The incidence of POST varies according to different reports, with a range between 14.4% and 80%. POST is reported to be higher in patients that have undergone thyroid surgery as compared to other surgeries [3-5].
General anesthesia using the cool and dry anesthetic gas can also be one of the major causes of POST, hoarse voice and cough. The cool and dry anesthetic gas directly reaches the lower respiratory tract during mechanical ventilation after endotracheal intubation. It causes a decrease in heat and humidity, induces inflammation and irritates the tissue within the respiratory tract, and impairs the functions of cells lining the respiratory mucosa [6,7]. Various types of pharmacological and non-pharmacological methods have been examined to reduce the occurrence of POST [1,8-11].
Therefore, we attempted to assess the effectiveness of a heated humidifier on the pattern of POST and cough occurrence following thyroidectomy.

Materials and Methods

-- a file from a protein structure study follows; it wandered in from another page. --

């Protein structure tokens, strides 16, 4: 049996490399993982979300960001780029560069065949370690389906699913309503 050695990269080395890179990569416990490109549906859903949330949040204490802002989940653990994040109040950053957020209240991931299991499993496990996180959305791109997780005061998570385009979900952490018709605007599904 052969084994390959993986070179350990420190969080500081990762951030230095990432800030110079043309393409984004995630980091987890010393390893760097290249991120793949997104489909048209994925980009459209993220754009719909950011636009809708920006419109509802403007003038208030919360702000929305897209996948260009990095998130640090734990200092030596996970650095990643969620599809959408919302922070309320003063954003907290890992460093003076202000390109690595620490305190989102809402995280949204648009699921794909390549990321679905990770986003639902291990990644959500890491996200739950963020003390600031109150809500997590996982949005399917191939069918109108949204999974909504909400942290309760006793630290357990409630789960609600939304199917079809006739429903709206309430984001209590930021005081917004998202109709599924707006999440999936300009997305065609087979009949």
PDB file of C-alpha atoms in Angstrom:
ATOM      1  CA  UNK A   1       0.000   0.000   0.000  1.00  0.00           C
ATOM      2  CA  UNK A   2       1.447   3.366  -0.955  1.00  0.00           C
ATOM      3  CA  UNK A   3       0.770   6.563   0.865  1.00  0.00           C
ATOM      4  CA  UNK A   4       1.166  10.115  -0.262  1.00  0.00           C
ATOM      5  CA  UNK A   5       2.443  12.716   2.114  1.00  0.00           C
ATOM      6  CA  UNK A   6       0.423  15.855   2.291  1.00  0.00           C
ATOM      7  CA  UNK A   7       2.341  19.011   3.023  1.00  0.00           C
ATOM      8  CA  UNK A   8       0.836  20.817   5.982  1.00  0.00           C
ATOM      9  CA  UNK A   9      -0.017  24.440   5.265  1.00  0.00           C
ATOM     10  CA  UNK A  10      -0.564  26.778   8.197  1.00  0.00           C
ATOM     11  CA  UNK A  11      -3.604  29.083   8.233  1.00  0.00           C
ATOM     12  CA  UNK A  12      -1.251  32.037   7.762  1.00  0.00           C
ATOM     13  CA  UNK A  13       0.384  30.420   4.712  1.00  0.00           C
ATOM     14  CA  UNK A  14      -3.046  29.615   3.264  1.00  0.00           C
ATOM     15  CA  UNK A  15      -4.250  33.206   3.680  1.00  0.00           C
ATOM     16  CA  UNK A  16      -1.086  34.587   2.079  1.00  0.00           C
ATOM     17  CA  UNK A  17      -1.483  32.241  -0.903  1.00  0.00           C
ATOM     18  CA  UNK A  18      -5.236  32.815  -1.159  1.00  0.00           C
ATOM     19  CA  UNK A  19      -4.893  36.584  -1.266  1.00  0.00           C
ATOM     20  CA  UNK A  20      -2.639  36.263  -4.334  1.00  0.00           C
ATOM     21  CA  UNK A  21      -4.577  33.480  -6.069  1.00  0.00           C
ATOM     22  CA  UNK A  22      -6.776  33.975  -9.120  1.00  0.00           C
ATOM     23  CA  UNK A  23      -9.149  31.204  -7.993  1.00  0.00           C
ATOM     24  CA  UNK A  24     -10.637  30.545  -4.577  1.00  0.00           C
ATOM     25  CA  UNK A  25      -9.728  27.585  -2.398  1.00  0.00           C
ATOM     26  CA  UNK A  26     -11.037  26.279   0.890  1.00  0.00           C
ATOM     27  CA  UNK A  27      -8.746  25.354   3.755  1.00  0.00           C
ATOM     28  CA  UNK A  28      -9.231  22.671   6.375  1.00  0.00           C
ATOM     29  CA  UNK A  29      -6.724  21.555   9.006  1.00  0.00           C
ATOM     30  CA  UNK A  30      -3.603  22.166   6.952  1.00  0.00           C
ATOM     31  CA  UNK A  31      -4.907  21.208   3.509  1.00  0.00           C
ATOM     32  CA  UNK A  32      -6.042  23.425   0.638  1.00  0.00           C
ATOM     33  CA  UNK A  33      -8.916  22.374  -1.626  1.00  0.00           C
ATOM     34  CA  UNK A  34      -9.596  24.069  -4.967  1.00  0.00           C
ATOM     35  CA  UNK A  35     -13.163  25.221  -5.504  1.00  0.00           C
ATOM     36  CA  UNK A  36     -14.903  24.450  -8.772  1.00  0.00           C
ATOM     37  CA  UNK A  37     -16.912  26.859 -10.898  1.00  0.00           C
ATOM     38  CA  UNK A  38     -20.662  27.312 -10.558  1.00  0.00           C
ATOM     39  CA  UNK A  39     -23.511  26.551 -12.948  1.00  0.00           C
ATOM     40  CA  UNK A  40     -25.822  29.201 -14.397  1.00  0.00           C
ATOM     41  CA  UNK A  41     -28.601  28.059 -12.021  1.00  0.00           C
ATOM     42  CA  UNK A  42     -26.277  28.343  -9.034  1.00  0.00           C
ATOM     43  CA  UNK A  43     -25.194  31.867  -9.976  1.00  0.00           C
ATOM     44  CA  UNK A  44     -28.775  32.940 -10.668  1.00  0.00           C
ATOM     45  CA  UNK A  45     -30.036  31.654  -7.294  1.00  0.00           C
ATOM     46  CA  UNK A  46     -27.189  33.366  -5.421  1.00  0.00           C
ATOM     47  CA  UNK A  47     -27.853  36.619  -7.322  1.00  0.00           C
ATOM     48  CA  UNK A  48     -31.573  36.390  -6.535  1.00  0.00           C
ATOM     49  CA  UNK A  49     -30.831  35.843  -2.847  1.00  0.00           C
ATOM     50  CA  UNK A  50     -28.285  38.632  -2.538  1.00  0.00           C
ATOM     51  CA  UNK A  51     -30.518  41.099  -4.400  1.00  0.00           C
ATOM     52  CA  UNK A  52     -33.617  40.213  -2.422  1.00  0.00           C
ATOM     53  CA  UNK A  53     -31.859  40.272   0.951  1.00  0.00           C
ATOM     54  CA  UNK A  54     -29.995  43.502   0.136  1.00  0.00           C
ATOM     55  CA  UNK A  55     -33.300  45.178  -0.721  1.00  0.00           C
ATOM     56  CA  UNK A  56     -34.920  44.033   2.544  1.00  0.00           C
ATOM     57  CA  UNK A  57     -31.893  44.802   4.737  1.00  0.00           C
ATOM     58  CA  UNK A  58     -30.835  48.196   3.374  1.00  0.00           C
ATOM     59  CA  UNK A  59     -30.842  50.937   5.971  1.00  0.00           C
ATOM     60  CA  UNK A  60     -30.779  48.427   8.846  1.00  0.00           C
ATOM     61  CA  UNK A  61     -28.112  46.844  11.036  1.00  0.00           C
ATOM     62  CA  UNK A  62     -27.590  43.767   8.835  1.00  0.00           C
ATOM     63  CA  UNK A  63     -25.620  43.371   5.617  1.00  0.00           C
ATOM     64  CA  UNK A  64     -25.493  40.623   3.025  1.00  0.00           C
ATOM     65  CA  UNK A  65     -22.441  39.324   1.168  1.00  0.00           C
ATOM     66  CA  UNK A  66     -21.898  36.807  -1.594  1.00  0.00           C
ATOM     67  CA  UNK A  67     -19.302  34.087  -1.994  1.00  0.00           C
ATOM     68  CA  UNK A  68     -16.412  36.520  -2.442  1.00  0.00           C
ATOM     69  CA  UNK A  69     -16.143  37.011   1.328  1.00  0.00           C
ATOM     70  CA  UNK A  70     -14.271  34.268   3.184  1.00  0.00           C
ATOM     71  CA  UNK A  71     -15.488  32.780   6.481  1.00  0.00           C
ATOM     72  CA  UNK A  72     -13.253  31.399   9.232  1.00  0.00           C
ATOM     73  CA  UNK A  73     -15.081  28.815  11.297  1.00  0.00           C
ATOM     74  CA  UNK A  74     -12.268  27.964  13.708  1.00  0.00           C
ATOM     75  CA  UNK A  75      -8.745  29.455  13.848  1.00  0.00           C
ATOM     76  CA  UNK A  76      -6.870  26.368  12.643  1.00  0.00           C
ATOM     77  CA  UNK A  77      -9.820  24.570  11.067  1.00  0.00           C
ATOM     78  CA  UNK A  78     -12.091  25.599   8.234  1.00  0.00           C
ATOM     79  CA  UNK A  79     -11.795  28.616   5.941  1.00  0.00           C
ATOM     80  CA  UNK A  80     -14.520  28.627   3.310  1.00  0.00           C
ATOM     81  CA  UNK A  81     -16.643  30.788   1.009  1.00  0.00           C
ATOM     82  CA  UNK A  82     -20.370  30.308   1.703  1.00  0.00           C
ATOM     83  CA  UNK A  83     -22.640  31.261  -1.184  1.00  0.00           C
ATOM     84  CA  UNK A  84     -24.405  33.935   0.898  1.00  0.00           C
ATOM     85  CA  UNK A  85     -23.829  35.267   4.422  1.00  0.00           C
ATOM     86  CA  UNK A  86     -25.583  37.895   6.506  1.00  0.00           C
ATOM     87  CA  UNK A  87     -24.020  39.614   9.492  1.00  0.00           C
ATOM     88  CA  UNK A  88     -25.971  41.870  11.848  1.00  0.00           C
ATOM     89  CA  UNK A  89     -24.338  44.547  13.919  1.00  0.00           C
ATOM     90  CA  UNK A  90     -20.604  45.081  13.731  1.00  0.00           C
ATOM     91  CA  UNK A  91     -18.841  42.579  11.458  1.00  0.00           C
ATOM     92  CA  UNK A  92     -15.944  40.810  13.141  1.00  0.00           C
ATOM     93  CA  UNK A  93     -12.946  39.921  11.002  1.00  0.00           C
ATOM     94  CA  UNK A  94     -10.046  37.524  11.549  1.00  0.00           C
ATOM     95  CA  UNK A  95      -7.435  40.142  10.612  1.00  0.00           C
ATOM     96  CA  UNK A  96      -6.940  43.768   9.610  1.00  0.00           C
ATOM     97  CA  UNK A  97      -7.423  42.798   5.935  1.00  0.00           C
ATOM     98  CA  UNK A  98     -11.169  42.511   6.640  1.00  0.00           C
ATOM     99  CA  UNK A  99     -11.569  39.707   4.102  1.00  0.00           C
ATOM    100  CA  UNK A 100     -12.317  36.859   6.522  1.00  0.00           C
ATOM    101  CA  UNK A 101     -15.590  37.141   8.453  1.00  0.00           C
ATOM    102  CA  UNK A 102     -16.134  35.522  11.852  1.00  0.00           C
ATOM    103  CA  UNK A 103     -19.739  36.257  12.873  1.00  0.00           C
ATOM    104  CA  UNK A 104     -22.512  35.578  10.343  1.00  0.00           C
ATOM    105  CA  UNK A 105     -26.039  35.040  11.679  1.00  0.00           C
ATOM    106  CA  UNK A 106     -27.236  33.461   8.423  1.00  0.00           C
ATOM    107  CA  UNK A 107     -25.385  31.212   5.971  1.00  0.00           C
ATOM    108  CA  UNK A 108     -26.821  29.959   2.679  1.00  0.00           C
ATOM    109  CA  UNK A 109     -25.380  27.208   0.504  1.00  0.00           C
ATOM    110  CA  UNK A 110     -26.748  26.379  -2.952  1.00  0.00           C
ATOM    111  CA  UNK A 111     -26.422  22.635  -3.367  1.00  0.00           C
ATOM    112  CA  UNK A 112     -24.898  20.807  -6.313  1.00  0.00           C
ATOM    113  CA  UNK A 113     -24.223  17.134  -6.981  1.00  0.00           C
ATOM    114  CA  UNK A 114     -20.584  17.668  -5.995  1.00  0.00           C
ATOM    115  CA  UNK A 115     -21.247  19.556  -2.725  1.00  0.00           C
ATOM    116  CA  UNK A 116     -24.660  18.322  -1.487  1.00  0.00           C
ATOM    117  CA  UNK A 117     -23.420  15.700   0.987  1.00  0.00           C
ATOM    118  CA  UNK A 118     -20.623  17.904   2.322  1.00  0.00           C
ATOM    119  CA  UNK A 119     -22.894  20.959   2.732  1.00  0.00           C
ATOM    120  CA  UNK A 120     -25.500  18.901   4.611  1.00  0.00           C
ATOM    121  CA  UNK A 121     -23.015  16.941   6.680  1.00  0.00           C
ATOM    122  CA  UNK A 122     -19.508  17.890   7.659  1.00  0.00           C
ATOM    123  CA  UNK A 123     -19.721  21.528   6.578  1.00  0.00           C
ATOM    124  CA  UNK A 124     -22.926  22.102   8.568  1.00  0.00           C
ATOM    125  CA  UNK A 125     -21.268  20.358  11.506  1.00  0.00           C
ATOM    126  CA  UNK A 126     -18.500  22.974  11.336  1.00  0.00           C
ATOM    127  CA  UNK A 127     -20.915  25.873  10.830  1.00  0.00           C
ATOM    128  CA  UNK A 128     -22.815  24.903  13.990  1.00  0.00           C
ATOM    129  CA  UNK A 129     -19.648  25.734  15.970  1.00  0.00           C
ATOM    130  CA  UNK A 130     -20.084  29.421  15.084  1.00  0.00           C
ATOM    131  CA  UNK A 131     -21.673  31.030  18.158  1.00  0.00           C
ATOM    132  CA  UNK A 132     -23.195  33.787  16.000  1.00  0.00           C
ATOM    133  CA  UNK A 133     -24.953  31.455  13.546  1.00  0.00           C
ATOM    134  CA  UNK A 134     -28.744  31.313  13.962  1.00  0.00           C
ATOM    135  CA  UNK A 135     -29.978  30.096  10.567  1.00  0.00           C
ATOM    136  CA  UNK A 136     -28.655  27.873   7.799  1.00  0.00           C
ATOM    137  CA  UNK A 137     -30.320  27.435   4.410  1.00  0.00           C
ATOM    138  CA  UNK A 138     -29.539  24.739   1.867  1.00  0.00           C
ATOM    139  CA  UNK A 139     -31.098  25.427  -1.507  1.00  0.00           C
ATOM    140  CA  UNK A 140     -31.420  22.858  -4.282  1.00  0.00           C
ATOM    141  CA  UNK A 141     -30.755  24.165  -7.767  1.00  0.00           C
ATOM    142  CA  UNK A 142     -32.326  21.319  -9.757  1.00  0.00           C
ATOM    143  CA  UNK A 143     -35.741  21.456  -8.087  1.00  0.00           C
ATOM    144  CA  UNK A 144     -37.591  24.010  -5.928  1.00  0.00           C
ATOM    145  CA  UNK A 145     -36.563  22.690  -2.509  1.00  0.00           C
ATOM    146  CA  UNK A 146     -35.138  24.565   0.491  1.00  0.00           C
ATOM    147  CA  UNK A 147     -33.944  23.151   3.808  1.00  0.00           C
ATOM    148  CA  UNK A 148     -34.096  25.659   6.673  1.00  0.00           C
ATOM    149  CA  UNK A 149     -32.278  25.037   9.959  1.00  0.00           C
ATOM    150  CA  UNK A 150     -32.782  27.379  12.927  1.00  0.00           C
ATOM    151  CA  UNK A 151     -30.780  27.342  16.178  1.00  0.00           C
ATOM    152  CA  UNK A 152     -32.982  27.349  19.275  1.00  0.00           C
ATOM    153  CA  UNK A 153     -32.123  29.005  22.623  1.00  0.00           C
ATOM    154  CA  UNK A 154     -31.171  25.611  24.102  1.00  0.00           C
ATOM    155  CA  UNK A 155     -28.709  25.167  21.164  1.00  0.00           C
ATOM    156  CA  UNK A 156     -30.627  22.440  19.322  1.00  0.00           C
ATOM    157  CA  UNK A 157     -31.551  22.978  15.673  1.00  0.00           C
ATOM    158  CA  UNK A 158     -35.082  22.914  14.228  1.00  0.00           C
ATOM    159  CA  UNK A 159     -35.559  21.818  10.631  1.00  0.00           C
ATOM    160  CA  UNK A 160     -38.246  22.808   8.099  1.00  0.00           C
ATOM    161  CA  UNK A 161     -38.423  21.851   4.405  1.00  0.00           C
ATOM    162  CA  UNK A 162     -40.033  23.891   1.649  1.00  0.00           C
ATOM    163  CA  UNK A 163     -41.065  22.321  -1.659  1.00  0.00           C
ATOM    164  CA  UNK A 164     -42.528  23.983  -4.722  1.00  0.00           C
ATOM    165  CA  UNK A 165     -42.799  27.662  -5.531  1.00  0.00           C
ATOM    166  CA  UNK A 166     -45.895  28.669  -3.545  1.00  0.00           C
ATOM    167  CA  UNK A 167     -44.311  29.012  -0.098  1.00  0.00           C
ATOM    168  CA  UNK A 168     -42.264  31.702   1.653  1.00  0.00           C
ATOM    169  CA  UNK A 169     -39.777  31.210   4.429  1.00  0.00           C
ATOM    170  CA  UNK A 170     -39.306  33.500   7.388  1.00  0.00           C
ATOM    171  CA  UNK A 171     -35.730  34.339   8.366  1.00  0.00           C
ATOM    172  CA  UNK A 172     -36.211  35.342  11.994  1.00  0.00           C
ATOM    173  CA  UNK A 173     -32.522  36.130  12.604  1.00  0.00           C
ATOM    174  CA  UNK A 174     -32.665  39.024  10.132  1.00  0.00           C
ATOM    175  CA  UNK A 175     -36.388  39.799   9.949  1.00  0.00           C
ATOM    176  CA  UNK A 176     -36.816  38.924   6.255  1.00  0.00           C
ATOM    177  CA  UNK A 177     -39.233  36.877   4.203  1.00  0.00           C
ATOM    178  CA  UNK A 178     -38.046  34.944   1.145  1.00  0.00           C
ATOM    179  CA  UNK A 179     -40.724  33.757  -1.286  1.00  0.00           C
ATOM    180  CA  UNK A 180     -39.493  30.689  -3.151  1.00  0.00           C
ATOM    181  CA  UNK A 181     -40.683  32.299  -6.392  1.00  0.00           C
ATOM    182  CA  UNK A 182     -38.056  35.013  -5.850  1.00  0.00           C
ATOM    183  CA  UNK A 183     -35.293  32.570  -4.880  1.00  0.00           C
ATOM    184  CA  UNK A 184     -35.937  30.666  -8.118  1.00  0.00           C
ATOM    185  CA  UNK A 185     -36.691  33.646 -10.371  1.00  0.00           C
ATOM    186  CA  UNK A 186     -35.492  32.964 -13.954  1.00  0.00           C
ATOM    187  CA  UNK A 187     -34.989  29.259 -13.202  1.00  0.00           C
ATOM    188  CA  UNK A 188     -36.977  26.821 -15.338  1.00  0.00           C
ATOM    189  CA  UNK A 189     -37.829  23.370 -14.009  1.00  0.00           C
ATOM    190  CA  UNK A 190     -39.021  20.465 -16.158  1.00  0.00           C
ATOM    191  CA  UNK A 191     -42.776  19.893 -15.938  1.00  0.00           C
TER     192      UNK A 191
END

From patients scheduled for an elective thyroidectomy under general anesthesia, 64 adults aged between 20 and 60 years old and corresponded to the American Society of Anesthesiologists (ASA) physical status Class 1 or 2 were randomly selected and enrolled in our study. This study was approved by the Institutional Review Board (IRB) at our hospital and patients were recommended to submit a written informed consent following oral explanation. Of these patients, those who had throat pain preoperatively, presented with the symptoms of upper respiratory infection within the recent two weeks, had smoking history or a past history of taking treatments for chronic respiratory symptoms, had abnormalities on the chest radiography, experienced hyperthyroidism or hypothyroidism, in whom endotracheal intubation was attempted more than twice, or more than 15 seconds elapsed for the endotracheal intubation, as well as those in whom the operation time was shorter than two hours, were excluded from this study.